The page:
Web shell definition
A web shell is a program or a script that allows someone to gain access to a web server or website. Web shells are mostly used by cybercriminals. It is called a “shell” because the script has a command-line interface (similar to a shell on a computer).
Before hackers can install a web shell, they need to penetrate a system or network. Once they’ve installed a web shell, it acts as a backdoor into the targeted system. The hacker can execute commands, manipulate files, and perform several other actions without the website owner’s knowledge.
See also: backdoor
How web shells work
- Establishing access. The hacker finds a vulnerability in a website or web server (e.g., a weak password, outdated software, or a flaw in the website’s code).
- Installing a web shell. After identifying the vulnerability, the attacker finds a way to exploit it to gain access to the server. They upload and install a web shell script to the website, often by injecting malicious code into a vulnerable file or exploiting a file upload functionality.
- Execution. Once the web shell is uploaded, the attacker can access it through a web browser. The hacker can control the website through a command-line interface, similar to a shell on a computer.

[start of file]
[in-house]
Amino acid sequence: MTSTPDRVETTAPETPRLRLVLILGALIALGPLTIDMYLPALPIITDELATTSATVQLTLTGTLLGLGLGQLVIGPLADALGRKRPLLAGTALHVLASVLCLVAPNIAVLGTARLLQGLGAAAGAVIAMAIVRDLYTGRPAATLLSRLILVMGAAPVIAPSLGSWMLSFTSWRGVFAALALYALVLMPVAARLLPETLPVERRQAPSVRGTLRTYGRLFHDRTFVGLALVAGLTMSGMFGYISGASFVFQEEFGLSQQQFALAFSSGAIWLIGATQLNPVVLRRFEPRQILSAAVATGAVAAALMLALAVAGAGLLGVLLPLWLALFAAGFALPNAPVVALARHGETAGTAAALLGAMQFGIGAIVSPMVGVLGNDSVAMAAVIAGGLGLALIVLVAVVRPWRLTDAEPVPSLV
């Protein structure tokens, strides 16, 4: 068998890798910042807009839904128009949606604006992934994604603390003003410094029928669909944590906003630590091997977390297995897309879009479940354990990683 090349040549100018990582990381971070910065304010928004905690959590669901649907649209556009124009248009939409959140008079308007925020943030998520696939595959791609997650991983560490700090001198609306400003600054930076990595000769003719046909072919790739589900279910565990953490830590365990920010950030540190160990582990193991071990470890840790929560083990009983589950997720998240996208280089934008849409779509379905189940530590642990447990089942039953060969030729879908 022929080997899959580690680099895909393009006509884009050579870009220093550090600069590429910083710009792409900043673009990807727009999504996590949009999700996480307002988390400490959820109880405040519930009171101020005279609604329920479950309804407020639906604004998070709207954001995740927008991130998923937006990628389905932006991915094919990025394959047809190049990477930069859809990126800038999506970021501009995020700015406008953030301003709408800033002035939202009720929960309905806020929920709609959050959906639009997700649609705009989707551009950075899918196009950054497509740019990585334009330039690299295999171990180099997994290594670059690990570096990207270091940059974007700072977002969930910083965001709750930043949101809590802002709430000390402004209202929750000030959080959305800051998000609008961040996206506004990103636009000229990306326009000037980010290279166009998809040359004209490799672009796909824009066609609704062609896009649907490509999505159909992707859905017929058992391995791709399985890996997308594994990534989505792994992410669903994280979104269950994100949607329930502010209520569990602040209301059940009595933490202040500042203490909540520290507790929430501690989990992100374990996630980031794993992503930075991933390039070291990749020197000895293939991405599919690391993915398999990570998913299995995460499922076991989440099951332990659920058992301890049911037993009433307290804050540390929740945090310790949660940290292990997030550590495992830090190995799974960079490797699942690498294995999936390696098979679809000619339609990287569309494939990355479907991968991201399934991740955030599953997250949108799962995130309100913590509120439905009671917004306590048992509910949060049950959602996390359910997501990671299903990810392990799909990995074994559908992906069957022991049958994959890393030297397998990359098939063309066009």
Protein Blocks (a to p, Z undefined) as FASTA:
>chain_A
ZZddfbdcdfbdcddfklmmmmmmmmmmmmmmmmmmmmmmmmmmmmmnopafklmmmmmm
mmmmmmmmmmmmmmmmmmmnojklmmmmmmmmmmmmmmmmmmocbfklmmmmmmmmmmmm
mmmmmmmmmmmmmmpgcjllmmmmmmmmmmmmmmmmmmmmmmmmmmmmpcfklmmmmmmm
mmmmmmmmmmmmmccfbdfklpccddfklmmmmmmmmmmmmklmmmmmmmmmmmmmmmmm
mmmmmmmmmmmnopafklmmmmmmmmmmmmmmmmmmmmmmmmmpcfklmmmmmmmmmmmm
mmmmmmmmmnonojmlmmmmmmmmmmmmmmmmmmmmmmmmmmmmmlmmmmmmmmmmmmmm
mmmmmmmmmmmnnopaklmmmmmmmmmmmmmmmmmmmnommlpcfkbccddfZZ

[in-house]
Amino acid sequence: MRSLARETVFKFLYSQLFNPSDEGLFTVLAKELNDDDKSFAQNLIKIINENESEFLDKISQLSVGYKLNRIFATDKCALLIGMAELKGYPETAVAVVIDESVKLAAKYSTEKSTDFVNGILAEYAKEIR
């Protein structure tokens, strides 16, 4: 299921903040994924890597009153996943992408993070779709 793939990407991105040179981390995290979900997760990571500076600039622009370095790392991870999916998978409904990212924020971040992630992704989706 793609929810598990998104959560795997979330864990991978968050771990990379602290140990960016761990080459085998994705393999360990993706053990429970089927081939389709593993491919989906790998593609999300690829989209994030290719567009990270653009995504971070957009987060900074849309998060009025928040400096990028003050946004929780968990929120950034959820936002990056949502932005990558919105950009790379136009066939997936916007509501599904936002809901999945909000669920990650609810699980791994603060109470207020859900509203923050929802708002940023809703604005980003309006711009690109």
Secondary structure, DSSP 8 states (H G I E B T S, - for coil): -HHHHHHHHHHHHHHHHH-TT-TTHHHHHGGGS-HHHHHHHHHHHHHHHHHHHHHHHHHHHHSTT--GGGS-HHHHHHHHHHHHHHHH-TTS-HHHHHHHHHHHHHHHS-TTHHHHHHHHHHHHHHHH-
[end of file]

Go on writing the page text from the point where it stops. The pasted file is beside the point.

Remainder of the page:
- Command execution. The attacker executes commands on the compromised website. They can perform various malicious actions, such as manipulating browsing directories and files, running scripts, or interacting with databases.
- Backdoor access. To maintain access to the system, the hacker may modify the server’s configuration files or create additional backdoors.
- Malicious actions. Once the hacker gains complete control of the website, they can cause serious damage, such as stealing sensitive data, defacing the website, and launching further attacks.
How to prevent web shell attacks
- Regularly update software
- Perform file integrity monitoring
- Use web application firewalls
- Ensure the website code is secure
- Use strong authentication
- Regularly review and analyze server logs.